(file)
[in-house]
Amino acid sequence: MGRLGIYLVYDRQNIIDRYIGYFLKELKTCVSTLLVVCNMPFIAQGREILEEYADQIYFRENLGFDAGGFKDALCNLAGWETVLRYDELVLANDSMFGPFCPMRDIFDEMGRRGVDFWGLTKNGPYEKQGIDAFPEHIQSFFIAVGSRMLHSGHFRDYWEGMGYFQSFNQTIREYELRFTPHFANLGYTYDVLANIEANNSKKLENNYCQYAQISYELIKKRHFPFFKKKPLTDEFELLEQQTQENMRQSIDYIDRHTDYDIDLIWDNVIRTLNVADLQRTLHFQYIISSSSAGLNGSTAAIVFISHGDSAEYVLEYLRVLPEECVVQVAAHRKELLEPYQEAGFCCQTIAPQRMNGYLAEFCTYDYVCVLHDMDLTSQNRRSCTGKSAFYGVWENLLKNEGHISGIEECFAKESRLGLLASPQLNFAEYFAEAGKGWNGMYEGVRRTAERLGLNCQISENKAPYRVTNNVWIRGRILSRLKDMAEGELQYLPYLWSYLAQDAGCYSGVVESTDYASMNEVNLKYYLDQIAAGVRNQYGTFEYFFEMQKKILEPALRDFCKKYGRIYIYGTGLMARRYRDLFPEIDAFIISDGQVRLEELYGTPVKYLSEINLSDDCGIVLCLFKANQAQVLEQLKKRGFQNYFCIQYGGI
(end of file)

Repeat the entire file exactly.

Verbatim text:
[in-house]
Amino acid sequence: MGRLGIYLVYDRQNIIDRYIGYFLKELKTCVSTLLVVCNMPFIAQGREILEEYADQIYFRENLGFDAGGFKDALCNLAGWETVLRYDELVLANDSMFGPFCPMRDIFDEMGRRGVDFWGLTKNGPYEKQGIDAFPEHIQSFFIAVGSRMLHSGHFRDYWEGMGYFQSFNQTIREYELRFTPHFANLGYTYDVLANIEANNSKKLENNYCQYAQISYELIKKRHFPFFKKKPLTDEFELLEQQTQENMRQSIDYIDRHTDYDIDLIWDNVIRTLNVADLQRTLHFQYIISSSSAGLNGSTAAIVFISHGDSAEYVLEYLRVLPEECVVQVAAHRKELLEPYQEAGFCCQTIAPQRMNGYLAEFCTYDYVCVLHDMDLTSQNRRSCTGKSAFYGVWENLLKNEGHISGIEECFAKESRLGLLASPQLNFAEYFAEAGKGWNGMYEGVRRTAERLGLNCQISENKAPYRVTNNVWIRGRILSRLKDMAEGELQYLPYLWSYLAQDAGCYSGVVESTDYASMNEVNLKYYLDQIAAGVRNQYGTFEYFFEMQKKILEPALRDFCKKYGRIYIYGTGLMARRYRDLFPEIDAFIISDGQVRLEELYGTPVKYLSEINLSDDCGIVLCLFKANQAQVLEQLKKRGFQNYFCIQYGGI